Edwards reacts to pressure by showing stature

Olympic triple jump champion dismisses domestic rivals in style as he prepares to prove he is the best in the world

By Mike Rowbottom
Saturday 05 April 2014 05:28

Jonathan Edwards required just one jump here at the Norwich Union World Champtionship trials and AAA Championships to re-emphasise his standing as the best triple jumper in the world – a point he intends to prove again next month as he sets out to reclaim a title he last won in 1995.

After running through his first effort in a competition which included his fellow Olympic finalists Phillips Idowu and the Commonwealth champion Larry Achike, Edwards responded to challenging efforts from both his young rivals by recording 17.59 metres, second furthest in the world this year behind his winning effort of 17.66m in Glasgow two weeks earlier.

From the moment Edwards began to accelerate down the runway it was clear that something good was about to happen. He hit the board almost perfectly, transferring speed into distance as no-one else in the world can, before rising from the sand with a broad grin.

For Achike, who had produced a season's best of 16.99m, and the exuberant Idowu – his head dyed red – who had managed 16.88m, it was another full stop. One day, perhaps, they will get the better of the foxy, silver-haired 35-year-old. But not today.

"Until a couple of days ago I wasn't feeling very well,'' said Edwards, who now plans to compete in Stockholm on Wednesday and at Sunday's Norwich Union grand prix at Crystal Palace. ''I had a bout of flu and I thought about pulling out of today's competition but then I thought again about all the stick I would get.

''My speed is excellent at the moment which is encouraging, especially as the conditions were not great for jumping.''

The men's 400 metres saw a joyful confirmation of Mark Richardson's return to the mainstream after the lifting of his doping ban. The 28-year-old Windsor athlete produced his best time of a season that only began for him a month ago to win his third AAA title in 45.79 seconds. That is outside the world qualifying mark, but Richardson, who had to forsake a possible Olympic medal last season in order to work on his case for being cleared, already has a counting mark from last year.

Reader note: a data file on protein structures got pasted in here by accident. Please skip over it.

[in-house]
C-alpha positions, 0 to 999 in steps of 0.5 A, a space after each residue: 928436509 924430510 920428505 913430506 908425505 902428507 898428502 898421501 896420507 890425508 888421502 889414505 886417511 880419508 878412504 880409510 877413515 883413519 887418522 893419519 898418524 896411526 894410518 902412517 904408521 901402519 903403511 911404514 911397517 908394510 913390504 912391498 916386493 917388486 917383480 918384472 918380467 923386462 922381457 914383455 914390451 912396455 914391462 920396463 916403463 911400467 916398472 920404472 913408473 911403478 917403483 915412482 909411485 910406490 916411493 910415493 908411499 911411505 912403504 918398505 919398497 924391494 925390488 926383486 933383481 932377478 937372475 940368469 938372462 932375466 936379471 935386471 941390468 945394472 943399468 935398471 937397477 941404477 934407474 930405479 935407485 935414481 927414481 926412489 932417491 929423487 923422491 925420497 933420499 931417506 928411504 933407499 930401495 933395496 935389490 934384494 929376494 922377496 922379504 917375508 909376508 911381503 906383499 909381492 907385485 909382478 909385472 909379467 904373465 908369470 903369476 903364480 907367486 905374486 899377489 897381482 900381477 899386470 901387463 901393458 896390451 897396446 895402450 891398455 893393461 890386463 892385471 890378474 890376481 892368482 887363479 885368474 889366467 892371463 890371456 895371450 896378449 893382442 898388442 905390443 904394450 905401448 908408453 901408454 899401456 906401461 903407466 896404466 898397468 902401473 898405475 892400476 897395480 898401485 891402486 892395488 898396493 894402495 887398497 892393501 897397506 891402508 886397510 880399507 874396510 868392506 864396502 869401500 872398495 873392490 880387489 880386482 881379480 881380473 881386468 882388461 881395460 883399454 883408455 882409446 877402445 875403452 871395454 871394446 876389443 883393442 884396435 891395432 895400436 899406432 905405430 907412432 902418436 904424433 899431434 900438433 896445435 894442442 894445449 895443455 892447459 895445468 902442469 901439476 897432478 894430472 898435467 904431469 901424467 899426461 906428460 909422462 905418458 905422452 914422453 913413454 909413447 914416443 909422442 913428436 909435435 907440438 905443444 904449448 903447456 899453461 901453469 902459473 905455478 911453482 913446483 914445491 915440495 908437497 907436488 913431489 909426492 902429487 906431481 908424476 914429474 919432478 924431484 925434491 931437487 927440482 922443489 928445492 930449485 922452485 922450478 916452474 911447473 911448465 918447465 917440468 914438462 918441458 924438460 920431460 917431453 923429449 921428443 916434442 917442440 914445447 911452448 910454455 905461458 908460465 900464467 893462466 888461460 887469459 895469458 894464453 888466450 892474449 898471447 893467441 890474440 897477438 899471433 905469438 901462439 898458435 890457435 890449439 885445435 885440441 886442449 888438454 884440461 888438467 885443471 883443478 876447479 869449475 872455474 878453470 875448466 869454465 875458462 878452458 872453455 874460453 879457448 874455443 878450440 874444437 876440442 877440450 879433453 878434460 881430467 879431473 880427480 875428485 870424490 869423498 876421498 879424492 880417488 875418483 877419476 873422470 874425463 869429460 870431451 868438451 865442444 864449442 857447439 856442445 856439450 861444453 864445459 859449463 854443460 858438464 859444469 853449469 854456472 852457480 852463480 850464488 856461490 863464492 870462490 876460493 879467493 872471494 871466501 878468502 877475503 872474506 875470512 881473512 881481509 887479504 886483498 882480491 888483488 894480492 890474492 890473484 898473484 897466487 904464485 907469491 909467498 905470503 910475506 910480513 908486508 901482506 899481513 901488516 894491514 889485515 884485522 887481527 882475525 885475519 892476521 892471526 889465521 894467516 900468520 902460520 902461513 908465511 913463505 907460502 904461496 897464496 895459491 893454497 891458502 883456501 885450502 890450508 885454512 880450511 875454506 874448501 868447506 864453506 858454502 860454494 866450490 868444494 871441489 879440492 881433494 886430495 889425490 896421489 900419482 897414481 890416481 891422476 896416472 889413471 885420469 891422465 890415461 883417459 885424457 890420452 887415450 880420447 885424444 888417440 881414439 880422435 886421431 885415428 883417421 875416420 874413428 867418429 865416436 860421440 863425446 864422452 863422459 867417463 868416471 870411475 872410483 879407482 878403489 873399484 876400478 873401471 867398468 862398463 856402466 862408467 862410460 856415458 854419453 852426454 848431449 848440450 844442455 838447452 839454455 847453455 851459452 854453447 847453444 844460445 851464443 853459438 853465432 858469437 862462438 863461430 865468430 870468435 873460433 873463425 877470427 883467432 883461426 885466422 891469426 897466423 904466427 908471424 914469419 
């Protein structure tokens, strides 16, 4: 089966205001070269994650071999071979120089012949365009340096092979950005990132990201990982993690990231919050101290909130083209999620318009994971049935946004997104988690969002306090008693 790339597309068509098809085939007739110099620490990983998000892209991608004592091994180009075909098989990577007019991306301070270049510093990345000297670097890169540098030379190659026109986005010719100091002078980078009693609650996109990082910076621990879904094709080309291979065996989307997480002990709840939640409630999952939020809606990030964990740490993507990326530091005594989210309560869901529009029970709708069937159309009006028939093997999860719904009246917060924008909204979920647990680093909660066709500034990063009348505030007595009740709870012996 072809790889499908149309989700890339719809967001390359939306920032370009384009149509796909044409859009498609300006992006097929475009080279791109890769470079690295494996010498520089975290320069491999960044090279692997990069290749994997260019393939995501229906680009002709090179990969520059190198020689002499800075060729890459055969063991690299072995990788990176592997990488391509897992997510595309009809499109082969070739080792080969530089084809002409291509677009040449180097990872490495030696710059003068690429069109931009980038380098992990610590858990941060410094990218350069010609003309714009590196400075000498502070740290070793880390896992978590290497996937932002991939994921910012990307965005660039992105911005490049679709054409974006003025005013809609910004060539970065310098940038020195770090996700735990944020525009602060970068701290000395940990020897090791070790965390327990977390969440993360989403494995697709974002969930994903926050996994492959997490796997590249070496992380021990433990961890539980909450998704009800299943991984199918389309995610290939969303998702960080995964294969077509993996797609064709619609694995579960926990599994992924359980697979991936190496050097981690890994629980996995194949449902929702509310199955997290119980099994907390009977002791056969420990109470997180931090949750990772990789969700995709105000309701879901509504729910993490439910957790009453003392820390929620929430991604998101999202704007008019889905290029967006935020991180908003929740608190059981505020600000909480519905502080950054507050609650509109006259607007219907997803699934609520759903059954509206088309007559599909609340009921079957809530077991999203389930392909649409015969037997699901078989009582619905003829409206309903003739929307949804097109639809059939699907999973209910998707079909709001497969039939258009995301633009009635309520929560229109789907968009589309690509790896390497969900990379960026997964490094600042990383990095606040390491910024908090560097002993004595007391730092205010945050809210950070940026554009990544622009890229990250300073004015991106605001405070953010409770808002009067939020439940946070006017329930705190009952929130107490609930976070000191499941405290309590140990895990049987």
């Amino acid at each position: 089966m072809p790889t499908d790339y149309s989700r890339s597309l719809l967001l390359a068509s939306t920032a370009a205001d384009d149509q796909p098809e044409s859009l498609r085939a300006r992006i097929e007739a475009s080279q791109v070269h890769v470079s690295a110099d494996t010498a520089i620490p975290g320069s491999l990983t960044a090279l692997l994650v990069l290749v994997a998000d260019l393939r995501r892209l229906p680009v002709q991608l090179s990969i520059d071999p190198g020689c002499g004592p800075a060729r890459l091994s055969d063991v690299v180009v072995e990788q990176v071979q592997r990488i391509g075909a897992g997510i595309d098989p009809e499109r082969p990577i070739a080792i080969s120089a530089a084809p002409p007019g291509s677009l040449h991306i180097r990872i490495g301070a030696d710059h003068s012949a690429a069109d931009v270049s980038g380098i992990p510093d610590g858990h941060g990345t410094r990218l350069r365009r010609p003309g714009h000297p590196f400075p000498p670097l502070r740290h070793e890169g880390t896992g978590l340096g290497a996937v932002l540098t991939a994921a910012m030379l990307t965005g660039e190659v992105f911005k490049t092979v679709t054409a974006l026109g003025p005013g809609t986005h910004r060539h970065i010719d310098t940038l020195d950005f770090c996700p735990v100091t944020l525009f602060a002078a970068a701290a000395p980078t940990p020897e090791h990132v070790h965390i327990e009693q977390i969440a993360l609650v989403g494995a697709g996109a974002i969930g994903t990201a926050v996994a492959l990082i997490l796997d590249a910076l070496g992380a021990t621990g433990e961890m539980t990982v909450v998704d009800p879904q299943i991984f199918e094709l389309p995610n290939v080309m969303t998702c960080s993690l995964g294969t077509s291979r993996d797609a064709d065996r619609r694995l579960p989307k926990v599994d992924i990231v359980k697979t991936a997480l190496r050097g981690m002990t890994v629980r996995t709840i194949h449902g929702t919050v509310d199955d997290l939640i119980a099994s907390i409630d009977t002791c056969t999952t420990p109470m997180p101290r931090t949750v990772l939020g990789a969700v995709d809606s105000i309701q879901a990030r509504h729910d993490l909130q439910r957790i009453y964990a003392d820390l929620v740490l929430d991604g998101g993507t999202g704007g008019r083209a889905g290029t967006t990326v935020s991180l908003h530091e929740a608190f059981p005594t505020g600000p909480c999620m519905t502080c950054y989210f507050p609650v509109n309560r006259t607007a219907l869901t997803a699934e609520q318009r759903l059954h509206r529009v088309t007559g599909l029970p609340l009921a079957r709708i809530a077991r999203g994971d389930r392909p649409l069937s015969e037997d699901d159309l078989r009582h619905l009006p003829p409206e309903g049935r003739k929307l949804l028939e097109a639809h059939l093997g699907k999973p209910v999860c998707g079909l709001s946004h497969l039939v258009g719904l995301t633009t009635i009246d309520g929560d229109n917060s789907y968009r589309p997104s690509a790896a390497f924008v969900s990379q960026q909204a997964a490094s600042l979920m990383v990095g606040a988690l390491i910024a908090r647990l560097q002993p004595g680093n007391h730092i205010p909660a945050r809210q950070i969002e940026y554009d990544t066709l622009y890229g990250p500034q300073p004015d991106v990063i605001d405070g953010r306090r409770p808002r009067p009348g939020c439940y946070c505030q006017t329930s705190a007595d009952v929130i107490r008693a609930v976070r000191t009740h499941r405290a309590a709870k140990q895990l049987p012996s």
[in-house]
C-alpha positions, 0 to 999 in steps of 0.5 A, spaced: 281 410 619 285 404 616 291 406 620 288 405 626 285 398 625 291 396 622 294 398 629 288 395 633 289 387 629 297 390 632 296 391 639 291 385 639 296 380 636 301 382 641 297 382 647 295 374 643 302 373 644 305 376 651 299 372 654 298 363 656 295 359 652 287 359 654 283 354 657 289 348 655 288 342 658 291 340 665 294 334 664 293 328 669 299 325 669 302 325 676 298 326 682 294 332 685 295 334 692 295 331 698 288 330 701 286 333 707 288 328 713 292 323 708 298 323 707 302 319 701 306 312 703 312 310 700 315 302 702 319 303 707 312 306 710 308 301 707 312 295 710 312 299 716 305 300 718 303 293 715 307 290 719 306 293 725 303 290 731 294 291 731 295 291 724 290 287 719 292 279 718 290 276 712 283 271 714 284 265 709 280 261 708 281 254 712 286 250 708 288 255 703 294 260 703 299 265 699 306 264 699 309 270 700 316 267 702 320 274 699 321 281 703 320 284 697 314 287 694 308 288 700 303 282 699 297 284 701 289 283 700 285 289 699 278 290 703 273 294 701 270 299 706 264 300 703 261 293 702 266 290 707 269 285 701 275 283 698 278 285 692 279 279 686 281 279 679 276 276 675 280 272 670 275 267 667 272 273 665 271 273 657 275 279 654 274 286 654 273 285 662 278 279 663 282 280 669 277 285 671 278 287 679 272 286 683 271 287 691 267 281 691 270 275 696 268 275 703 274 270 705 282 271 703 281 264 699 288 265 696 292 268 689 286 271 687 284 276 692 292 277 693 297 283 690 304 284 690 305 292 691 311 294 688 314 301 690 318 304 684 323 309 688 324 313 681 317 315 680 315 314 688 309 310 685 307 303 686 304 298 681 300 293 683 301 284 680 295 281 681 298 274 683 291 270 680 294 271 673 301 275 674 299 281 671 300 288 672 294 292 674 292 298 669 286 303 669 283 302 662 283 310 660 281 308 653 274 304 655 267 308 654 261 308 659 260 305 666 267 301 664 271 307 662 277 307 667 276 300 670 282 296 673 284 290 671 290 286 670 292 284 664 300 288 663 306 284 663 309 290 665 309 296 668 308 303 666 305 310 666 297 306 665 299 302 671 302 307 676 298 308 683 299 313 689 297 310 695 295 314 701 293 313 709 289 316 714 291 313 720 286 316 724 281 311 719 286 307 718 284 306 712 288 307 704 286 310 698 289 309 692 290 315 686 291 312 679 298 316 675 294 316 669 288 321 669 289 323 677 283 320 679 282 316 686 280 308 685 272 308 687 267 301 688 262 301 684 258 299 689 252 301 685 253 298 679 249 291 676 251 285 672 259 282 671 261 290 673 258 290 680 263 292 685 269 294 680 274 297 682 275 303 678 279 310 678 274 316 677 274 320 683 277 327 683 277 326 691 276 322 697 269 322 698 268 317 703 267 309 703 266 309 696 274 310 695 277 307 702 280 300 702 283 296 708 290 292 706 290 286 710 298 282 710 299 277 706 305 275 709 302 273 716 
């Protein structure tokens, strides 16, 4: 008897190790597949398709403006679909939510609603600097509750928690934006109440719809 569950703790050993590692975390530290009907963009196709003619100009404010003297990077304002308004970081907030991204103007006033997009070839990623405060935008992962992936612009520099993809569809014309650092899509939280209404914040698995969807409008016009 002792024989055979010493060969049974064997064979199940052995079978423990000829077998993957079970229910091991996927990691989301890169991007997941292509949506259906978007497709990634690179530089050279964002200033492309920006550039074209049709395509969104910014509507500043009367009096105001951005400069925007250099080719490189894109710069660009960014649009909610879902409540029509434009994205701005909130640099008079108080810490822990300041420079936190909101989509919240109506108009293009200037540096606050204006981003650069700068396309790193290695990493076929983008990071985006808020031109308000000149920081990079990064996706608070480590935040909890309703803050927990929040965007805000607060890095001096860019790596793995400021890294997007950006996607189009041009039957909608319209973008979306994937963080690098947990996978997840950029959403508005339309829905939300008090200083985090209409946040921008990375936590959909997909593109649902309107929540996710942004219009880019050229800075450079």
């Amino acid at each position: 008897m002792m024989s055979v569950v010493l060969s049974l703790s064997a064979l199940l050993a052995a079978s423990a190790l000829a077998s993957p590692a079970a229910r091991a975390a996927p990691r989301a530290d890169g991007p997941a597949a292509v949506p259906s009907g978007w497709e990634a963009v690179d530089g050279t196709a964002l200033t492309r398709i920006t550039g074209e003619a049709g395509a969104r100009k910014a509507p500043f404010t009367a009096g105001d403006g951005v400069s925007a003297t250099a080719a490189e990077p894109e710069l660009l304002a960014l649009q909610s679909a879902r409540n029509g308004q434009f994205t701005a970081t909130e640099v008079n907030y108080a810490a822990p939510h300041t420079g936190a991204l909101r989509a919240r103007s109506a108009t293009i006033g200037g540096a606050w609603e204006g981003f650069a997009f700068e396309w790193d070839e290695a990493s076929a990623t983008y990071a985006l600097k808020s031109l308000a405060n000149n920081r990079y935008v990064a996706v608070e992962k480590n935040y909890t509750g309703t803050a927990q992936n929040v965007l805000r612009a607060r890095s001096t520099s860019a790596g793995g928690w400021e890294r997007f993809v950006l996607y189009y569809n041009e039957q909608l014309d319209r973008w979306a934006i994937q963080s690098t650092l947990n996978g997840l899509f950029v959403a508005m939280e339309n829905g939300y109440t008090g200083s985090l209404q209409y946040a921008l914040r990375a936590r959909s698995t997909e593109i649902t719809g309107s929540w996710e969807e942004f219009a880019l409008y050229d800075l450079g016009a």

The same does not hold true for the man whom he held off in the final 30 metres. Iwan Thomas finished second in 46sec ahead of a private battle which saw Mark Hylton edge ahead of the former world indoor champion Jamie Baulch by 46.36 to 46.56.

Thomas now has a week to get under the qualifying mark of 45.72. Hylton also needs to register that mark if he is to claim a place ahead of the current world indoor champion Daniel Caines, who was resting an injury at the weekend but who has already achieved the qualifying mark.

As expected, the 100 metres contest – won on Saturday by Dwain Chambers in 10.01sec, surpassing Linford Christie's championship record of 10.04secs – also produced a spot of awkward reckoning for the selectors, who will announce their main team for next month's World Championships in Edmonton tomorrow, and will make a final selection a week today after Crystal Palace.

While the 200 metres was being contested yesterday, Britain's Olympic silver medallist Darren Campbell was restricted to the role of observer as he nursed the troublesome right hamstring which has put his World Championships participation in doubt.

Campbell only managed sixth place in the 100m final, where Christian Malcolm took third place behind Chambers and the 18-year-old runner-up Mark Lewis Francis, who equalled his season's best of 10.12secs.

The selectors will have to decide whether to pick Campbell in one, or both events. Their deliberations were further confused by the 200m result, as Marlon Devonish was a surprise winner in 20.53sec, ahead of Malcolm, second in 20.63sec, and Chambers, who was third in a personal best of 20.65sec.

The question now is: who will Campbell displace if the selectors are convinced of his fitness? Campbell had planned to run the 100 and 200m at Stockholm on Wednesday to help answer that question, but that now seems too risky.

It was a triumphant moment for the Coventry sprinter, who was a controversial choice for Britain's European Cup team ahead of Malcolm last month, but who lived up to the faith put in him by talking a silver medal in Bremen.

As Britain's élite strove towards Edmonton, the stadium announcer carried regular updates of the next generation's accomplishments at the European Under-23 Championships in Amsterdam and the World Youth Championships in Debrecen, Hungary.

Gold medals at the first event from John Barbour in the 100m (10.26sec), Matthew Elias (400m hurdles) and Jade Johnson (long jump), as well as in the men's 100 and 400 relays and the women's 400 relay gave a healthy indication. Victories at the youth championships from Aileen Wilson in the high jump, and Jonathan Moore in the triple jump, added to the warm glow.

Chris Rawlinson re-established his credentials as a potential world medallist with a 400m hurdles victory in 48.68secs. Du'Aine Ladejo-Thorne earned a trip alongside him in second place.

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